Will the Landmarked West Park Presbyterian Church Be Demolished?

Paul Goldberger: “It’s a tragic situation”

Julia Vitullo-Martin, Untapped New York, May 26, 2022

It’s possible that one of Manhattan’s most beautiful landmarked churches will soon be razed to the ground and replaced with a 19-story glass tower. Commanding an important corner on the Upper West Side, West Park Presbyterian Church opened in 1890, the original chapel having been designed by Leopold Eidlitz, architect of the renowned Temple Emanu-El on Fifth Avenue, and the larger church by Henry Kilburn. It “is considered to be one of the best examples of a Romanesque Revival style religious structure in New York City,” wrote the Landmarks Preservation Commission in its January 12, 2010, official designation of the church as an individual landmark. It joined dozens of other individual landmarks in the West Side’s multiple historic districts, despite the church having lobbied heavily in the late 1980s for its exclusion from a district designation.

The designation report went on to say, “The extraordinarily deep color of its red sandstone cladding and the church’s bold forms with broad, round-arched openings and a soaring tower at the corner of West 86th Street and Amsterdam Avenue produce a monumental and distinguished presence along those streets.” Remarkably enough in our ever-changing city that modifies and changes buildings constantly, West Park Presbyterian Church “has been little altered since 1890,” says the Landmarks Commission.

Citing economic hardship, the church’s owners have applied to the commission for de-designation, proposing to sell to a developer, Alchemy Properties, which plans to bulldoze the building and construct a 19-story tower. “There is a tendency to assume that religious properties will survive or remain unchanged,” wrote Landmark West! president Page Cowley in 2009, “as though they were immune to the boom and bust cycles of urban property development.” But New York learned long ago that isn’t true. “It is a tragic situation,” says architectural critic Paul Goldberger, “since it is hard to dispute the reality of the congregation’s circumstance.”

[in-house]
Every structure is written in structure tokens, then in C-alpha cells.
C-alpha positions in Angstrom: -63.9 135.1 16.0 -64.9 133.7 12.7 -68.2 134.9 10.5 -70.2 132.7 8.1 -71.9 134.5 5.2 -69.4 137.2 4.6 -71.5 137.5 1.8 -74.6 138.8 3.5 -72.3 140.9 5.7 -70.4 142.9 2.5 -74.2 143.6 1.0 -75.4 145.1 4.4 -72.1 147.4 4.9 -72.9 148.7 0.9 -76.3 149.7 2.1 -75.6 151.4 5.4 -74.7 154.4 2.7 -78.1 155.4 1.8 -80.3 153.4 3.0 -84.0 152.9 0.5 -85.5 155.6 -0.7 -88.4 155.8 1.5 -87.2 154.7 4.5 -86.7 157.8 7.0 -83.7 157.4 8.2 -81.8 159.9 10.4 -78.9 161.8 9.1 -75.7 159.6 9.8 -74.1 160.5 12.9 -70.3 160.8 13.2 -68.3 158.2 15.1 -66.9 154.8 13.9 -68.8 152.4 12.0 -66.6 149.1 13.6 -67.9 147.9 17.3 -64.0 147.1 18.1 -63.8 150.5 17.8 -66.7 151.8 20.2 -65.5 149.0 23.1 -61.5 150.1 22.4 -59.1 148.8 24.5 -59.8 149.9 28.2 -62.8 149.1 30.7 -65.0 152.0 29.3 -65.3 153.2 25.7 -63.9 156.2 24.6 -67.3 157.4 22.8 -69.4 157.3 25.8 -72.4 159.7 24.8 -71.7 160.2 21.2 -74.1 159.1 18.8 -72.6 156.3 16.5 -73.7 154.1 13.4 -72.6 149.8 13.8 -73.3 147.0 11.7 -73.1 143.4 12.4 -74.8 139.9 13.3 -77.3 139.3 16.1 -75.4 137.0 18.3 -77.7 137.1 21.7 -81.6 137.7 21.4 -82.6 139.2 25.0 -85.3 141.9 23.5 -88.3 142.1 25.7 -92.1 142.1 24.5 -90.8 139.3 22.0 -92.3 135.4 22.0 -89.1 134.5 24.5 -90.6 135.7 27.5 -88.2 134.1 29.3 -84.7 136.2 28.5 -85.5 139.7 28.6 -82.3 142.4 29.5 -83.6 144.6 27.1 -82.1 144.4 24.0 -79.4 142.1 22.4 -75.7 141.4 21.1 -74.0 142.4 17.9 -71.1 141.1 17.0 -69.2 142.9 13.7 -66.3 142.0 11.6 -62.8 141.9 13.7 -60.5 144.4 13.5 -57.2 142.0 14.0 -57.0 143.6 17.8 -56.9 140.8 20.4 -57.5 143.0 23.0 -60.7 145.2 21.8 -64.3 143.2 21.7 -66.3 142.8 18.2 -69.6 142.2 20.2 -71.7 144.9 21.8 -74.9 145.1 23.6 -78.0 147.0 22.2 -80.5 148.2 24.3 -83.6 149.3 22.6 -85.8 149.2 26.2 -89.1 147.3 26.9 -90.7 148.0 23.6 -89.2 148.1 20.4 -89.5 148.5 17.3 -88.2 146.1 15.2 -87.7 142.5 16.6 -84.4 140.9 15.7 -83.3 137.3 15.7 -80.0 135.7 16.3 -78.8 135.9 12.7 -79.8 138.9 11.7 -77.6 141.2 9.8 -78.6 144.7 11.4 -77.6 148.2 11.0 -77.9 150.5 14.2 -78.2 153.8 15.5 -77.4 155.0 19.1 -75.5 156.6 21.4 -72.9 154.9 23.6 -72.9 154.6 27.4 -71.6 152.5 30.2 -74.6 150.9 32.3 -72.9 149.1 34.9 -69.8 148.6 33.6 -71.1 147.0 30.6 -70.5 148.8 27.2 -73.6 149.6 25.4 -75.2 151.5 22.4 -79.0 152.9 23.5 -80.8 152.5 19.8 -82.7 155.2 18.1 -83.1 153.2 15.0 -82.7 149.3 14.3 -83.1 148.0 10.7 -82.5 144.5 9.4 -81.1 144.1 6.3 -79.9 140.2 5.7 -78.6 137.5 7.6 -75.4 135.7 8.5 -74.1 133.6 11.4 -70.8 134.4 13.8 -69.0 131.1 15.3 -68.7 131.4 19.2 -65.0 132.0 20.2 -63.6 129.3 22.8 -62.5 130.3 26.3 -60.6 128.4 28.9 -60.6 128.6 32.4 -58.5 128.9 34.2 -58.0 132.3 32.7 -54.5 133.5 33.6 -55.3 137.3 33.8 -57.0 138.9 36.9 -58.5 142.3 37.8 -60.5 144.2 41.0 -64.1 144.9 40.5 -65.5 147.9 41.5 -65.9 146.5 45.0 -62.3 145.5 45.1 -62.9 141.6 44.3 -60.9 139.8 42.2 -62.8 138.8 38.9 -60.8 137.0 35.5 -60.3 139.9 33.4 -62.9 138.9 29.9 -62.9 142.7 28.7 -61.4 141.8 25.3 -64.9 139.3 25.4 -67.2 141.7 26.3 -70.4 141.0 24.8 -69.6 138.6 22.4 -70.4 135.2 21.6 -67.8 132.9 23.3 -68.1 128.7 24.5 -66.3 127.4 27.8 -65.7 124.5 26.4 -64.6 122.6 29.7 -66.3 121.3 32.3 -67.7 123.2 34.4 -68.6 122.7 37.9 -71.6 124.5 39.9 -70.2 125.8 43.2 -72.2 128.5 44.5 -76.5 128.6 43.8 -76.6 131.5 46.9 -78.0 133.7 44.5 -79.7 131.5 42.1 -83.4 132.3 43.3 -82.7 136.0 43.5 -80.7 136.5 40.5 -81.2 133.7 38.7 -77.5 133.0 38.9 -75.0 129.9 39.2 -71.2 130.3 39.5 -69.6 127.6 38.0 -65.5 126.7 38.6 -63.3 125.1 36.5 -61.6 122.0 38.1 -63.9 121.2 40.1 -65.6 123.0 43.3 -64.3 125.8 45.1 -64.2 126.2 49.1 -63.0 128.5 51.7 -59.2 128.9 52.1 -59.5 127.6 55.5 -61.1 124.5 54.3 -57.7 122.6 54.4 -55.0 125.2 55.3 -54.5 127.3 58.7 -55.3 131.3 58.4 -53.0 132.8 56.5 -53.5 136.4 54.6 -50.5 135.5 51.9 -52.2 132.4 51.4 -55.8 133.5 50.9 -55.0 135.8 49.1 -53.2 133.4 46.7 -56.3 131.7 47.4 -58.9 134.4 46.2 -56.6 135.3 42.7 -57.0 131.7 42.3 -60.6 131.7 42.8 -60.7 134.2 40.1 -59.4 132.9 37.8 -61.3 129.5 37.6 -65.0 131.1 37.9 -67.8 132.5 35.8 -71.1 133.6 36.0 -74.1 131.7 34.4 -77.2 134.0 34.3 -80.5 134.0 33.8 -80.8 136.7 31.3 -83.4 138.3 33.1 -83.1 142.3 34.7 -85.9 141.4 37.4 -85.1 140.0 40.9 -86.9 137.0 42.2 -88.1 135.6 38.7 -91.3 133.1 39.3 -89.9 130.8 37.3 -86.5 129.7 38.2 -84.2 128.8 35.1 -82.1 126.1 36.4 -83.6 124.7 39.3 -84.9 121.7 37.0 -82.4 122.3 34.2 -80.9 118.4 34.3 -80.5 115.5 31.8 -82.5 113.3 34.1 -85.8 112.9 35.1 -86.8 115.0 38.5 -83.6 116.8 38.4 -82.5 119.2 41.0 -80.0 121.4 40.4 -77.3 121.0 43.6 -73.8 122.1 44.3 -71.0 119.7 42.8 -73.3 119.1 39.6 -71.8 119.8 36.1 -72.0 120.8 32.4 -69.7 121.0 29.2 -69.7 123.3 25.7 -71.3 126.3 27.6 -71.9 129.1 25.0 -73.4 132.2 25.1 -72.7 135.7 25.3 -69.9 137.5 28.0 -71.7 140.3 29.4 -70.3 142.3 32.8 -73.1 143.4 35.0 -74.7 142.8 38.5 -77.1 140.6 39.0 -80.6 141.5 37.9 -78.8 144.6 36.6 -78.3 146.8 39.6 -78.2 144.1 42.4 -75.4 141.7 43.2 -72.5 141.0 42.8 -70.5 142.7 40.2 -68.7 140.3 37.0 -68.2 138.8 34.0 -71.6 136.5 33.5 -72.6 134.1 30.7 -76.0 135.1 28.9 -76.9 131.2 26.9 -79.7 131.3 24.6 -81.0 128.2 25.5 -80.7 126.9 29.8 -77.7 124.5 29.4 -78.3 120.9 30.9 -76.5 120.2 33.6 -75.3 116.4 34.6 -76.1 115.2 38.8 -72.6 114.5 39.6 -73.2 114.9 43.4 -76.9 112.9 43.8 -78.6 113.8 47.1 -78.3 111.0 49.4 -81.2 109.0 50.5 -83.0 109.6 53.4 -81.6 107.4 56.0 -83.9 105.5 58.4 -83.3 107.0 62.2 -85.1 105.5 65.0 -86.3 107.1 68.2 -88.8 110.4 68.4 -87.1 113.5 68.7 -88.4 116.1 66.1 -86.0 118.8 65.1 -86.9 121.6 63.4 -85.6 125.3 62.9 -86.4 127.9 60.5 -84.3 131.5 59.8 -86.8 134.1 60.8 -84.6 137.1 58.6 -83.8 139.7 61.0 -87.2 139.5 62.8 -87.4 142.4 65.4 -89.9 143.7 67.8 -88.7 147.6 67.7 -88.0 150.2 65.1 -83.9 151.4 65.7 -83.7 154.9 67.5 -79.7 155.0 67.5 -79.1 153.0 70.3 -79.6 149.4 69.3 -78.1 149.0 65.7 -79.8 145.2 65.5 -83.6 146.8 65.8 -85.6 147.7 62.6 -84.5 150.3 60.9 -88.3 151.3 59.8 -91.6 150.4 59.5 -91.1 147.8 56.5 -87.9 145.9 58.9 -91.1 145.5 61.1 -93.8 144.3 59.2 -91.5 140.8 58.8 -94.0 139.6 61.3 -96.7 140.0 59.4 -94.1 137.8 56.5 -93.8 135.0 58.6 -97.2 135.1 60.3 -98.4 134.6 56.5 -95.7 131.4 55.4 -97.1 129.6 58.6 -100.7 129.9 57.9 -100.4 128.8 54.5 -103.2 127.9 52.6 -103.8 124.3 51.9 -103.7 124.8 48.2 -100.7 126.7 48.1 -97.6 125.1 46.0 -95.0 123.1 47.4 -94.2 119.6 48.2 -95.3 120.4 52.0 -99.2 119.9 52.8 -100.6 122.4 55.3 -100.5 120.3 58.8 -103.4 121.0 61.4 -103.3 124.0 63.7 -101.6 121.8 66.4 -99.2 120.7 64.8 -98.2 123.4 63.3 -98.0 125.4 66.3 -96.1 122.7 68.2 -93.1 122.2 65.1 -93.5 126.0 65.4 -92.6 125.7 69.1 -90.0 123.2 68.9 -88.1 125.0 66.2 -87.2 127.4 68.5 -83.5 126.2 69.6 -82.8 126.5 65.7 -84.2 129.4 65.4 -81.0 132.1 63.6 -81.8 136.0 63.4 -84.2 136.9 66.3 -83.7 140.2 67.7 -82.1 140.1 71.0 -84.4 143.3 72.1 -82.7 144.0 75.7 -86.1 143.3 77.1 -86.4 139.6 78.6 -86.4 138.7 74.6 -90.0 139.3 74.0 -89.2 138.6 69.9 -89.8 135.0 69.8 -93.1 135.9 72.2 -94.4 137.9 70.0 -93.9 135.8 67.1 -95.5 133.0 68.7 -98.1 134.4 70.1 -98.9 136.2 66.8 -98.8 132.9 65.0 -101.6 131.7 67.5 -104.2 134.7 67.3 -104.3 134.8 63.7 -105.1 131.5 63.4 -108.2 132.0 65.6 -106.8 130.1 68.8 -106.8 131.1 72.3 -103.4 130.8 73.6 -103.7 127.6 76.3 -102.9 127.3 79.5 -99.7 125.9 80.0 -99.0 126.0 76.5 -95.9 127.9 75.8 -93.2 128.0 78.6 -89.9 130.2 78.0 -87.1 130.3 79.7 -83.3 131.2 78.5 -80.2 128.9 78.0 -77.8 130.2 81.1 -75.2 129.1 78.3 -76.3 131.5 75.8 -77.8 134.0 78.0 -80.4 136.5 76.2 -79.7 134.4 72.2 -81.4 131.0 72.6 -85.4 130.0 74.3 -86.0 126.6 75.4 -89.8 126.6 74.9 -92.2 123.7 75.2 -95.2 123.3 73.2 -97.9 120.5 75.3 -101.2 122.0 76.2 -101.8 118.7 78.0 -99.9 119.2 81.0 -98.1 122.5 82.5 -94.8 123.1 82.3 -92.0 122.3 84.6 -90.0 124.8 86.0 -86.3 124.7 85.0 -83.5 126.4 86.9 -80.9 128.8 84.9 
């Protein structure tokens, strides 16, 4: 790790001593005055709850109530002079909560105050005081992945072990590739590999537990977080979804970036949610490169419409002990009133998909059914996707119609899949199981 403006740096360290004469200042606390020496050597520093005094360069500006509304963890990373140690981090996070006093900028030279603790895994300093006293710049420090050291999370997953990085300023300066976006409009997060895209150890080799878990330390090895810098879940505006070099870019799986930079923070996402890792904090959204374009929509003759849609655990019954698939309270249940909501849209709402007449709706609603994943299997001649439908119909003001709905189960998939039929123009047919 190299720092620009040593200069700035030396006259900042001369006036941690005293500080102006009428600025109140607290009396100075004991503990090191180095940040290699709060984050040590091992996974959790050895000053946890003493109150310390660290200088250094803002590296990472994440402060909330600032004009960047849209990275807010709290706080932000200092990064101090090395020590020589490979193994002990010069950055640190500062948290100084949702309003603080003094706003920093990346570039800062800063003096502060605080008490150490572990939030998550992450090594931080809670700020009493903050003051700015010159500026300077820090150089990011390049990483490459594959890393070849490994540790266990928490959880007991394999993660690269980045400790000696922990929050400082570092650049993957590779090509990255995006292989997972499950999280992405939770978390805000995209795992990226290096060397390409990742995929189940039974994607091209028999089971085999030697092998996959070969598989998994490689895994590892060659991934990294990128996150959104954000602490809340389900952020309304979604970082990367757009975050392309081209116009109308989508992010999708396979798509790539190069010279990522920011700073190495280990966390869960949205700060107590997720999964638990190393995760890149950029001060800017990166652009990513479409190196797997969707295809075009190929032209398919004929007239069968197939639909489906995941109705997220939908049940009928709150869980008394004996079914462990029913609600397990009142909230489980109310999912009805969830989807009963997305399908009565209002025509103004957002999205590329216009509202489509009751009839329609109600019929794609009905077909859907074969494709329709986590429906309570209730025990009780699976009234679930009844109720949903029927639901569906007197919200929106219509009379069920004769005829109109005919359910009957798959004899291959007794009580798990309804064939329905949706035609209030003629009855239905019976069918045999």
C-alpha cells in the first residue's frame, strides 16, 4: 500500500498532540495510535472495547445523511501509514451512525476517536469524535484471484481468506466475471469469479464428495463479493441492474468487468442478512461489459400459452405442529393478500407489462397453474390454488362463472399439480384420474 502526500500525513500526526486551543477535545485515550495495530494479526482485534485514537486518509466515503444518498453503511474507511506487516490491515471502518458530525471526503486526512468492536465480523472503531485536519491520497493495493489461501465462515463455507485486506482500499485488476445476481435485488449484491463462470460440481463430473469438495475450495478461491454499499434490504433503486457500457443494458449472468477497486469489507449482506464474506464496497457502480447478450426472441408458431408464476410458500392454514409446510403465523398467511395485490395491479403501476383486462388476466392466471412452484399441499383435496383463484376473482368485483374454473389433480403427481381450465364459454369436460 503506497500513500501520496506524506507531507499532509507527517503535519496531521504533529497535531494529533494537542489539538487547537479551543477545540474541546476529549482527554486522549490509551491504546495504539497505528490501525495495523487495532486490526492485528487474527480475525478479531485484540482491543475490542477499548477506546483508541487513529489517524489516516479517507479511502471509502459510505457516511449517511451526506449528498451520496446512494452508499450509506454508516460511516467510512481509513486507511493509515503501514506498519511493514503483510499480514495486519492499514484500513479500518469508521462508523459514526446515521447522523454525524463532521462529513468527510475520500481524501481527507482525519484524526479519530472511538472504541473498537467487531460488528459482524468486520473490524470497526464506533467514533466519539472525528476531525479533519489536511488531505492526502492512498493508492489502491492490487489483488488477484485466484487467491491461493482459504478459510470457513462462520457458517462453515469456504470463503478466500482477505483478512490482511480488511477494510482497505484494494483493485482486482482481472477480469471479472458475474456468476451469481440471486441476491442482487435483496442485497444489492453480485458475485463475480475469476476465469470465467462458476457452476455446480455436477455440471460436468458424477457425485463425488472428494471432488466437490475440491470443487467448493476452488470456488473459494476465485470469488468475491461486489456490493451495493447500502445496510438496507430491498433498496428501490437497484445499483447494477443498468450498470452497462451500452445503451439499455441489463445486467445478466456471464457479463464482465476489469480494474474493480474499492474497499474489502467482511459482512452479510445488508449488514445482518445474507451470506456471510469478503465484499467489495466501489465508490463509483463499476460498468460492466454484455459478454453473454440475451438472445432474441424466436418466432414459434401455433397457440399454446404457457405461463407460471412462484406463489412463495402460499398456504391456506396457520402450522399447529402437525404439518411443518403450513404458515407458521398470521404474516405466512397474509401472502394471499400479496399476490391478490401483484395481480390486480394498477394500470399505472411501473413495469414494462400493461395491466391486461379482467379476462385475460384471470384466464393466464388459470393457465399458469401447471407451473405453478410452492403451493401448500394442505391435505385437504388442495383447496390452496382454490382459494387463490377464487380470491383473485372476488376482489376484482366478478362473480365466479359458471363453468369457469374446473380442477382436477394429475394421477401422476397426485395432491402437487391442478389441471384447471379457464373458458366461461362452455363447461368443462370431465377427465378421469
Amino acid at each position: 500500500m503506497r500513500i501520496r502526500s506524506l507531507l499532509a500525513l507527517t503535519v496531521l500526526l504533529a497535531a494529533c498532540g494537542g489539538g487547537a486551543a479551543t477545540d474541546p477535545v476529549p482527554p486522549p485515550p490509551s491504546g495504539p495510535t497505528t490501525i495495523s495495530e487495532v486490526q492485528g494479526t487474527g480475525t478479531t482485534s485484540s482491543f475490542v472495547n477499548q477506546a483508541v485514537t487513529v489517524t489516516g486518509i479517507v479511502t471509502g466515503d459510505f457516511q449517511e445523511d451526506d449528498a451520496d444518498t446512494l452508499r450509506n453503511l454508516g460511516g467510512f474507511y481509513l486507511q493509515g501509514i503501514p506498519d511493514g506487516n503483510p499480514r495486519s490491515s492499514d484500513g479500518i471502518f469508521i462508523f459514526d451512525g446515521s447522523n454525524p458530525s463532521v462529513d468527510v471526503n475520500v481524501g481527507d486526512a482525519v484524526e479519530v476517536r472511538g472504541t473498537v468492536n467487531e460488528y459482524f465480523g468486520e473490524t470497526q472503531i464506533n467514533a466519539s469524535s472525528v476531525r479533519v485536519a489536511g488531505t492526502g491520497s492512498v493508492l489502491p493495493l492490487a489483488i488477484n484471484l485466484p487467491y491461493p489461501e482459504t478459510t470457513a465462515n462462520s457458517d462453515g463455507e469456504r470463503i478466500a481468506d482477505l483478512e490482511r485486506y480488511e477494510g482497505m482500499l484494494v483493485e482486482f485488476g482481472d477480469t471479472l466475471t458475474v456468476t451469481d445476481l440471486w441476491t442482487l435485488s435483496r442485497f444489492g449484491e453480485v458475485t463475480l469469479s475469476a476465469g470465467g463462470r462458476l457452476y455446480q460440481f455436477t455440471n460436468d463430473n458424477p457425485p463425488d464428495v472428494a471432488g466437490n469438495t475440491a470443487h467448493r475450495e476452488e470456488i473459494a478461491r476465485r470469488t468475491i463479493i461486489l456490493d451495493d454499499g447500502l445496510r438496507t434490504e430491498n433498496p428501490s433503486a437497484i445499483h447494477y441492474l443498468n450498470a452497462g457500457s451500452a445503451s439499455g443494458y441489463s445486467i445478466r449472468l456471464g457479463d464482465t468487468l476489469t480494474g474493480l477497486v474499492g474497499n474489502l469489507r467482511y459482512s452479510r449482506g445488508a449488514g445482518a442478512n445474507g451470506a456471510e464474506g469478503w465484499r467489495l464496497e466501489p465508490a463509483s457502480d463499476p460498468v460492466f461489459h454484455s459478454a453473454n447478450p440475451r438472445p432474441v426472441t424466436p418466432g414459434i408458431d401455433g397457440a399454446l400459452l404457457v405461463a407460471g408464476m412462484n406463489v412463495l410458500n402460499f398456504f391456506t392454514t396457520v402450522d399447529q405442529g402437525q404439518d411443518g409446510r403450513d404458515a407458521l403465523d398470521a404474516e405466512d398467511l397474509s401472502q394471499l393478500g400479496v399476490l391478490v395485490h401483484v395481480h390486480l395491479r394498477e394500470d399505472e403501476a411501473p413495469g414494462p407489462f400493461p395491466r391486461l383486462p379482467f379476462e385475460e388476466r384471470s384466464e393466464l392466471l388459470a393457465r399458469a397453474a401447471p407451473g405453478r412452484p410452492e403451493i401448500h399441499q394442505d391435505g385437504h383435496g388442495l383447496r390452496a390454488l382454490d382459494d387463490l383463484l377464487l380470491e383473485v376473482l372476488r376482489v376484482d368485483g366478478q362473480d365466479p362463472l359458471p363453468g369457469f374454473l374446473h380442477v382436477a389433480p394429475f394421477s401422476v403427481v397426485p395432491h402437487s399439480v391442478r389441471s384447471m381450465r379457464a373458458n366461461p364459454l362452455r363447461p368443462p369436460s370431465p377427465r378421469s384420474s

Now down to 12 or fewer members, the congregation has no pastor and almost no financial resources. Yet it seems to have made little effort to sell the building to an entity that would re-use and restore it. That is the church’s prerogative, of course, under the American system of property rights. But demolition would be a desolate outcome for the city and for the neighborhood.

“I find it hard to believe that there is no other possible user,” adds Goldberger, “either another congregation or some cultural organization, but I have no way of knowing how hard the current congregation has tried to find an owner who would preserve the building to avoid the sale to Alchemy. With a deal in hand there is certainly no incentive for them to look at any alternatives other than that one.”

Peg Breen, president of the New York Landmarks Conservancy, which has not yet taken an official position, also wonders about the church’s outreach: “It’s not clear how hard they tried to find a partner. Obviously we’re sympathetic with the needs of historic religious buildings but given the state of the building, they knew this was coming down the road. We’re not saying there’s not a lot of work to do there but at some point did they sit down with the congregation and look at all the options?”

Read the full article in Untapped New York.

Paul Sheftel

Paul Sheftel

Pianist, performer, teacher, leader in keyboard studies

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